FRANKFURT, Germany — Airlines will post record earnings next year as a wave of consolidation and streamlining prompted by the global slump helps rein in capacity and support prices, the International Air Transport Association said.
Carriers will earn a combined $19.7 billion in net income in 2014, up from a September projection of $16.4 billion, with passenger numbers topping 3 billion for the first time this year and cargo markets boosted by a World Trade Organization agreement to smooth commerce, the industry group said Thursday.
“Fortunes are improving,” Chief Executive Officer Tony Tyler said in a briefing in Geneva, where the association is based.
“Airlines have shown that they can rise to the challenges of a difficult trading environment,” Tyler said. “Efficiencies gained through mergers and joint ventures are delivering value.”
Mergers among some of the world’s biggest airlines have eliminated thousands of excess jobs and integrated networks to pare route duplication, giving companies more control over ticket tariffs. Other carriers have also reined in capacity on weaker services while striking joint venture deals with former rivals to boost their exposure to the strongest markets.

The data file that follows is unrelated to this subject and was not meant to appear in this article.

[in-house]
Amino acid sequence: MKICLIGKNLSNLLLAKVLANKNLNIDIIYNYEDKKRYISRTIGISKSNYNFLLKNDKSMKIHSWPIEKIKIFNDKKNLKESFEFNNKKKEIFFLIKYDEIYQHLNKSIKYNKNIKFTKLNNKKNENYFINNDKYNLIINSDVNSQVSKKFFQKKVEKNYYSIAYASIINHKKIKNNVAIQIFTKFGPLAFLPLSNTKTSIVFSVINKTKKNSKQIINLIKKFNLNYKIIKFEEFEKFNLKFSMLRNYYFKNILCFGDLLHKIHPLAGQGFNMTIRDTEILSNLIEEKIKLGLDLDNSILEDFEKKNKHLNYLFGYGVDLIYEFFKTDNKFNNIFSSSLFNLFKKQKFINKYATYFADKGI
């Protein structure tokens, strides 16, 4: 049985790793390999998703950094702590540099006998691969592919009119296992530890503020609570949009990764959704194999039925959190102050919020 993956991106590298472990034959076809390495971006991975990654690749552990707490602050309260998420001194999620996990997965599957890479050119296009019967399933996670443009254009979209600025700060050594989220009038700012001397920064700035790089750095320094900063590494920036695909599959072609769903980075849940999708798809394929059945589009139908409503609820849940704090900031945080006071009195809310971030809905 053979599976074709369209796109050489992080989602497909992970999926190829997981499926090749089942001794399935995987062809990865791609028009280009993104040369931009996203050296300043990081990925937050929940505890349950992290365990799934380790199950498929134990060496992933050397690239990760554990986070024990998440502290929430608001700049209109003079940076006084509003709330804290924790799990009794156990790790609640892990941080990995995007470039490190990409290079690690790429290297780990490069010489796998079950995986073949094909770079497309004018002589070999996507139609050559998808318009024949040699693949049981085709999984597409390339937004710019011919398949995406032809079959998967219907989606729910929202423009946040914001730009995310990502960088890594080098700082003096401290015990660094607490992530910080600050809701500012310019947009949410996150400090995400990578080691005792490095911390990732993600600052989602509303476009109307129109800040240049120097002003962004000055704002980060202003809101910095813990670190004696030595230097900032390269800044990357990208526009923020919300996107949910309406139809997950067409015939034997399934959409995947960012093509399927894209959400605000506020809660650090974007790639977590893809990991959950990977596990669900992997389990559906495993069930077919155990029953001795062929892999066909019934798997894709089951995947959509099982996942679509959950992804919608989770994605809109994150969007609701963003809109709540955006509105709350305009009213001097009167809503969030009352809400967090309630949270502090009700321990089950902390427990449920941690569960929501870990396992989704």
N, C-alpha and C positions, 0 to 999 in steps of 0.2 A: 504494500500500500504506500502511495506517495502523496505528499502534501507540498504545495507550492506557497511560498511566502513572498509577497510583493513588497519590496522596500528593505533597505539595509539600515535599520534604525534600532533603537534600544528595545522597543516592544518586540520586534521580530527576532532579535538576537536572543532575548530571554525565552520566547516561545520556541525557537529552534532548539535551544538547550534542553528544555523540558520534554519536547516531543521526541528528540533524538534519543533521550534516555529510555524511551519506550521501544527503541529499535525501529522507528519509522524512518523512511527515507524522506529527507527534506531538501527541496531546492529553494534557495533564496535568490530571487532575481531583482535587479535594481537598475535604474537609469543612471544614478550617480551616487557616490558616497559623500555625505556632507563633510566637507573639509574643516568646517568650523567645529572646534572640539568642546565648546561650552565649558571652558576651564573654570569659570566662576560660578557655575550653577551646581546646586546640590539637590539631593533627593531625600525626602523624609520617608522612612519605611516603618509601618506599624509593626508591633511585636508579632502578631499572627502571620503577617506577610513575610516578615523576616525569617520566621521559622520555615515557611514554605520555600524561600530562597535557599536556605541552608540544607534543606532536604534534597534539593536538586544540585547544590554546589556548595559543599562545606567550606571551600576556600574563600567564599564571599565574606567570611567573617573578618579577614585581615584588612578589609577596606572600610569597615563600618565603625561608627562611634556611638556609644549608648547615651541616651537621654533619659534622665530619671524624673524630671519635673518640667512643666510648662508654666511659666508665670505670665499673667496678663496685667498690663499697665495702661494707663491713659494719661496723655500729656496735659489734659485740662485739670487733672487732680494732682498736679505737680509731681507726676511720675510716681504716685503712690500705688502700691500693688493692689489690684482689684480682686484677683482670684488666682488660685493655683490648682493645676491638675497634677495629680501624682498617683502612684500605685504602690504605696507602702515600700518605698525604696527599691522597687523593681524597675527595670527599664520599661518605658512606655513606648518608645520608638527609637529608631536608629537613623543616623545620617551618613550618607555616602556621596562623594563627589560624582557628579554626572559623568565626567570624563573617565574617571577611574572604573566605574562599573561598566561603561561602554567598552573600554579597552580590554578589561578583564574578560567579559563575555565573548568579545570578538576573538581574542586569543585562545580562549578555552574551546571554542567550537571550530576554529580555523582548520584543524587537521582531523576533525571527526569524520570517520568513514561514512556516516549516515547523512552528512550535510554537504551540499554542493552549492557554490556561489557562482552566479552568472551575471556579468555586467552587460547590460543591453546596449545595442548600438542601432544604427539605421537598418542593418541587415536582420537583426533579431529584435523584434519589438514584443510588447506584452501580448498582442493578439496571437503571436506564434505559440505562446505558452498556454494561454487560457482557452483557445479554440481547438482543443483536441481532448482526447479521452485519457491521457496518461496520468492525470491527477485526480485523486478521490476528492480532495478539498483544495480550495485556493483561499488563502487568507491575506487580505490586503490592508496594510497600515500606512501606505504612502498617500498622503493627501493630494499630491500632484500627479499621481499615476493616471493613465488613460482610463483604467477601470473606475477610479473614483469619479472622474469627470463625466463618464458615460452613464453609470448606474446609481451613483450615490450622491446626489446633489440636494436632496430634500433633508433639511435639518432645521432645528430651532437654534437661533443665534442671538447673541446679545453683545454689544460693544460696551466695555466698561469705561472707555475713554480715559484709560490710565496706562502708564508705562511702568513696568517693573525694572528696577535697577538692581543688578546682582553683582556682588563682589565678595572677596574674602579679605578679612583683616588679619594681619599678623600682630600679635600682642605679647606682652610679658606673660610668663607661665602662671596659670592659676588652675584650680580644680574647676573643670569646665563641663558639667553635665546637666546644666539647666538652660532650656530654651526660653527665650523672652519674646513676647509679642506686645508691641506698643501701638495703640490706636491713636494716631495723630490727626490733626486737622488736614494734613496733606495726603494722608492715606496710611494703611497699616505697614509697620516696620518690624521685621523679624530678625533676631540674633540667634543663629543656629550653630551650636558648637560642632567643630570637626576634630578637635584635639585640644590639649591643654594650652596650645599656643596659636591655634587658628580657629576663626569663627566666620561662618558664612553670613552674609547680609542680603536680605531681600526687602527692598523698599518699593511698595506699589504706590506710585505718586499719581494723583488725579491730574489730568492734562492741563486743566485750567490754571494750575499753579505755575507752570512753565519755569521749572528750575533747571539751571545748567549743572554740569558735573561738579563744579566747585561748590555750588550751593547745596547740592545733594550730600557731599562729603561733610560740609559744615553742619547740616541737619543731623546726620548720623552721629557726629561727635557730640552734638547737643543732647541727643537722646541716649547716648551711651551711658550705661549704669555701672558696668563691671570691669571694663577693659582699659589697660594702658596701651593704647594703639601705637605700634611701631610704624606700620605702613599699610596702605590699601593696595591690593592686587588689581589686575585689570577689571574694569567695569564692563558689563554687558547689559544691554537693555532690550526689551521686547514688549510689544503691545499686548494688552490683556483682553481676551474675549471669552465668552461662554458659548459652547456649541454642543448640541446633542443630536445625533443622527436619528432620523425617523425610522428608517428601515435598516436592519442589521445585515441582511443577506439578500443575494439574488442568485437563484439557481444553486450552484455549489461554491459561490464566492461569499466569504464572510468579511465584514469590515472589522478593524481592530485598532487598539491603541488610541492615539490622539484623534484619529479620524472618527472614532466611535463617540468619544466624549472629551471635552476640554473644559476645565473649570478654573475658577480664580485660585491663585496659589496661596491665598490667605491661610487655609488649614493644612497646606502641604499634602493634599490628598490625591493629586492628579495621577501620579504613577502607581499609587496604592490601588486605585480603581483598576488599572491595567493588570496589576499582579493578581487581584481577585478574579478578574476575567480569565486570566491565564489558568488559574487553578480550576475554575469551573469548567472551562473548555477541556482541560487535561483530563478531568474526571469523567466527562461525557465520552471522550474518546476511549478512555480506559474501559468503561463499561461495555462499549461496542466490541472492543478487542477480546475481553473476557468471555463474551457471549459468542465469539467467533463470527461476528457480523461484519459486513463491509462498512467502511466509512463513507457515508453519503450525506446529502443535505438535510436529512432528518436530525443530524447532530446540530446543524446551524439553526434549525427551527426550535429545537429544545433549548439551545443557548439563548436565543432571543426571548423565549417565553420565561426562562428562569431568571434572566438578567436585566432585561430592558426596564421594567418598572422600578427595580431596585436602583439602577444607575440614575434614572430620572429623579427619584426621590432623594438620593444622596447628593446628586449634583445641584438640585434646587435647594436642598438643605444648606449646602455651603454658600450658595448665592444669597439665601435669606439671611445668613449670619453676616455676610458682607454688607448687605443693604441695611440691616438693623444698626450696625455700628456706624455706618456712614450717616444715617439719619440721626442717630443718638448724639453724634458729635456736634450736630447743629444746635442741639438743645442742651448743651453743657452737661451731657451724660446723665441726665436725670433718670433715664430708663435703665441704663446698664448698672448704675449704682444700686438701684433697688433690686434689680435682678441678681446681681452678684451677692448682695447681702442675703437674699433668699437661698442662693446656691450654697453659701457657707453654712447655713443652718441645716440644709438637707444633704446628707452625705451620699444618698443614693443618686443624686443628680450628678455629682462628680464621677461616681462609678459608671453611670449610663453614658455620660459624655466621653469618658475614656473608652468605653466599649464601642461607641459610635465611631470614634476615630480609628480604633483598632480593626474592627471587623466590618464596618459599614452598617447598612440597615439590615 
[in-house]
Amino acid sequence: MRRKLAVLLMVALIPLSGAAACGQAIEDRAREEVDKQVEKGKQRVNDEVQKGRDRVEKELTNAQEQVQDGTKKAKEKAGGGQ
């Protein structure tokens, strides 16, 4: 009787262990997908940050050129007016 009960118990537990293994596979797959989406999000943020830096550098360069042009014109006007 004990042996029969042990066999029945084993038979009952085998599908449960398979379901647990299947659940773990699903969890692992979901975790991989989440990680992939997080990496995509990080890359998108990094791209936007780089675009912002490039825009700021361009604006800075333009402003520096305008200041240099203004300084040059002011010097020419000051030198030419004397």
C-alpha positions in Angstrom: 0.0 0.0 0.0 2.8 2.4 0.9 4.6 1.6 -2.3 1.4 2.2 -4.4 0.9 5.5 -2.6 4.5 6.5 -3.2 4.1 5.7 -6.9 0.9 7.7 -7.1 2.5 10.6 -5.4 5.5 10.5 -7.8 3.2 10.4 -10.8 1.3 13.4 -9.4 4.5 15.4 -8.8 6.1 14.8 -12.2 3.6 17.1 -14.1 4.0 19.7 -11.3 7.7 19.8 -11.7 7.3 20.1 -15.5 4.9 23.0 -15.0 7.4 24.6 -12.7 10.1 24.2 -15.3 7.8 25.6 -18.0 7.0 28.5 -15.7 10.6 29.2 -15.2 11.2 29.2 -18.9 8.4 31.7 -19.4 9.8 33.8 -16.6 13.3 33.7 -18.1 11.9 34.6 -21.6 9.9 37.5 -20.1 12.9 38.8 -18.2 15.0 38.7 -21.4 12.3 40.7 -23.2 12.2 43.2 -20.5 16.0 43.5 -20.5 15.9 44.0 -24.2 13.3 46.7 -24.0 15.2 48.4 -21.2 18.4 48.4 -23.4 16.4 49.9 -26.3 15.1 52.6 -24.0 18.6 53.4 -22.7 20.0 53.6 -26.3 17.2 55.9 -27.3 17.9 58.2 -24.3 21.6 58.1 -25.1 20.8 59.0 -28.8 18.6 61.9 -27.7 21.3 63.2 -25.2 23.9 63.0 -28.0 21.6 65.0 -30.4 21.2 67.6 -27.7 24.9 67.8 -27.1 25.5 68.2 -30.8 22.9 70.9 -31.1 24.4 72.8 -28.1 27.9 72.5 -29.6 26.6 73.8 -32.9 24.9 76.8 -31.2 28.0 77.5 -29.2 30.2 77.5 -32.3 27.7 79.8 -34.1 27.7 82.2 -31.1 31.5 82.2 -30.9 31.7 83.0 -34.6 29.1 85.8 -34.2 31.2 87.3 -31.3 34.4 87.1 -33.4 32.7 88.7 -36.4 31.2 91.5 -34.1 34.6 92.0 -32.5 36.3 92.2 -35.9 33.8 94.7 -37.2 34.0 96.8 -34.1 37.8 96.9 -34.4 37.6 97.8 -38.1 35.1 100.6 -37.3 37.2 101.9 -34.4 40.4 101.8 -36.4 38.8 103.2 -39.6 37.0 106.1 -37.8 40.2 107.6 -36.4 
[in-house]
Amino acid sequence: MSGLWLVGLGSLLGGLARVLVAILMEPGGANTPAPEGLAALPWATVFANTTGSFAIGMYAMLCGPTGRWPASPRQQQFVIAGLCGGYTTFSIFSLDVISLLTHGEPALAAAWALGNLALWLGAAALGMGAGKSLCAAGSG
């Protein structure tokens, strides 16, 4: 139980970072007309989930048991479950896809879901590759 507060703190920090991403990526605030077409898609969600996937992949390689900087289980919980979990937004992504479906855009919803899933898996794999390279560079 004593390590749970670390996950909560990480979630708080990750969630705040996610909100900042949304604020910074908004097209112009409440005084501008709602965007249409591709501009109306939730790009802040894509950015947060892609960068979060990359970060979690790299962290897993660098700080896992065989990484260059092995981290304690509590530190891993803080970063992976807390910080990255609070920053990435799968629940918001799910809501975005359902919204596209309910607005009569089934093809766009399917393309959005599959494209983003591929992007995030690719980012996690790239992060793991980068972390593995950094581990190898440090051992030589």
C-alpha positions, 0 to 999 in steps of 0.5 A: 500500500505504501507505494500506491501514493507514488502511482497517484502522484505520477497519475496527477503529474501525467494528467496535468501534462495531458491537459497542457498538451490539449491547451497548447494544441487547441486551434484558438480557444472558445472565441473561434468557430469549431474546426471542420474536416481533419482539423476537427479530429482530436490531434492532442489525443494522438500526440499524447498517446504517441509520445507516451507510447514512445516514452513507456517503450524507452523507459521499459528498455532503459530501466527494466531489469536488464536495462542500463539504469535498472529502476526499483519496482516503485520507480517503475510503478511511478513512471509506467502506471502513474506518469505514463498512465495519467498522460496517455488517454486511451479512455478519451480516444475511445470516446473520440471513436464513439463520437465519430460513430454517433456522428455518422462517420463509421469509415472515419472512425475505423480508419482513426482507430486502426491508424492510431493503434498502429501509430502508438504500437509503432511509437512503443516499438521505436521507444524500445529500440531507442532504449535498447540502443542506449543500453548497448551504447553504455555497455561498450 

North American carriers will be the most profitable and make the biggest contribution to global earnings, generating $5.8 billion this year and $8.3 billion in 2014, IATA said.
Consolidation in the world’s biggest airline market culminated this month in the formation of American Airlines Group Inc. from a merger of AMR Corp. and US Airways Group Inc. The deal, which created the world’s largest carrier, followed the earlier combinations of Delta Air Lines Inc. and Northwest Airlines Corp. and UAL Corp. with Continental Airlines Inc.
North American carriers can look forward to a good year as a stronger U.S. economy coincides with the benefits of a consolidated industry, association chief economist Brian Pearce said.
European airlines will post net income of $1.7 billion in 2013 and $3.2 billion next year, while Asia-Pacific operators should lift earnings to $3.2 billion this year and $4.1 billion — the smallest regional gain — in 2014, the association said.
“The North American airlines are clearly setting the benchmark for consolidation and capacity discipline and will reap the benefits,” said Oliver Sleath, an analyst at Barclays in London. “Europe is heading in the right direction, while Asia still looks vulnerable to overcapacity.”
Even with the benefits of cost cuts and mergers, global earnings next year will amount to only 2.6 percent of revenue — equal to $5.94 per passenger — a margin that would be wiped out without “product innovations” that are delivering $13 per head in ancillary revenues, Tyler said.
The cost of jet fuel will fall to an average $120.6 per barrel next year from $124 in 2013 as tensions related to Iranian nuclear development ease and North America adds supply, the association forecast. That’s still more than double the 2009 low.